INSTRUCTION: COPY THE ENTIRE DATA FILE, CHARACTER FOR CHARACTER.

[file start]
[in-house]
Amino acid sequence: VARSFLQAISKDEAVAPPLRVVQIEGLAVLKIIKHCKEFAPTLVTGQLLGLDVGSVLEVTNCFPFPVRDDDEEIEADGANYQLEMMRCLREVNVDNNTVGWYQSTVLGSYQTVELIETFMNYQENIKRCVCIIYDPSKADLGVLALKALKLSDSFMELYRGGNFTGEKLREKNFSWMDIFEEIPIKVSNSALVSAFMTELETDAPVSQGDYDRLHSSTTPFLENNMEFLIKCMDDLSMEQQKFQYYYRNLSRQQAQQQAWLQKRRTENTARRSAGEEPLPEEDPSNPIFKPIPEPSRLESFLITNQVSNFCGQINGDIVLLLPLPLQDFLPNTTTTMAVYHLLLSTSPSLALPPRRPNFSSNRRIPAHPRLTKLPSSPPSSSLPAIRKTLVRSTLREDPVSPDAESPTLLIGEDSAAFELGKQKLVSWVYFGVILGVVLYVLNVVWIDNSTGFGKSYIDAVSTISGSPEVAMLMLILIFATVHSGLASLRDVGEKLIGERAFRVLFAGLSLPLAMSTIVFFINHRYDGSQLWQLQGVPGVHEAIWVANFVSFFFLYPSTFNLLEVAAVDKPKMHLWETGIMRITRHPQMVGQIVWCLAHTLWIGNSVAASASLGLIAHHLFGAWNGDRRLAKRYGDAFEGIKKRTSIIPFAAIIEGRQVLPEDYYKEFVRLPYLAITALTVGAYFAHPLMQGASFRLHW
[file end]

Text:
[in-house]
Amino acid sequence: VARSFLQAISKDEAVAPPLRVVQIEGLAVLKIIKHCKEFAPTLVTGQLLGLDVGSVLEVTNCFPFPVRDDDEEIEADGANYQLEMMRCLREVNVDNNTVGWYQSTVLGSYQTVELIETFMNYQENIKRCVCIIYDPSKADLGVLALKALKLSDSFMELYRGGNFTGEKLREKNFSWMDIFEEIPIKVSNSALVSAFMTELETDAPVSQGDYDRLHSSTTPFLENNMEFLIKCMDDLSMEQQKFQYYYRNLSRQQAQQQAWLQKRRTENTARRSAGEEPLPEEDPSNPIFKPIPEPSRLESFLITNQVSNFCGQINGDIVLLLPLPLQDFLPNTTTTMAVYHLLLSTSPSLALPPRRPNFSSNRRIPAHPRLTKLPSSPPSSSLPAIRKTLVRSTLREDPVSPDAESPTLLIGEDSAAFELGKQKLVSWVYFGVILGVVLYVLNVVWIDNSTGFGKSYIDAVSTISGSPEVAMLMLILIFATVHSGLASLRDVGEKLIGERAFRVLFAGLSLPLAMSTIVFFINHRYDGSQLWQLQGVPGVHEAIWVANFVSFFFLYPSTFNLLEVAAVDKPKMHLWETGIMRITRHPQMVGQIVWCLAHTLWIGNSVAASASLGLIAHHLFGAWNGDRRLAKRYGDAFEGIKKRTSIIPFAAIIEGRQVLPEDYYKEFVRLPYLAITALTVGAYFAHPLMQGASFRLHW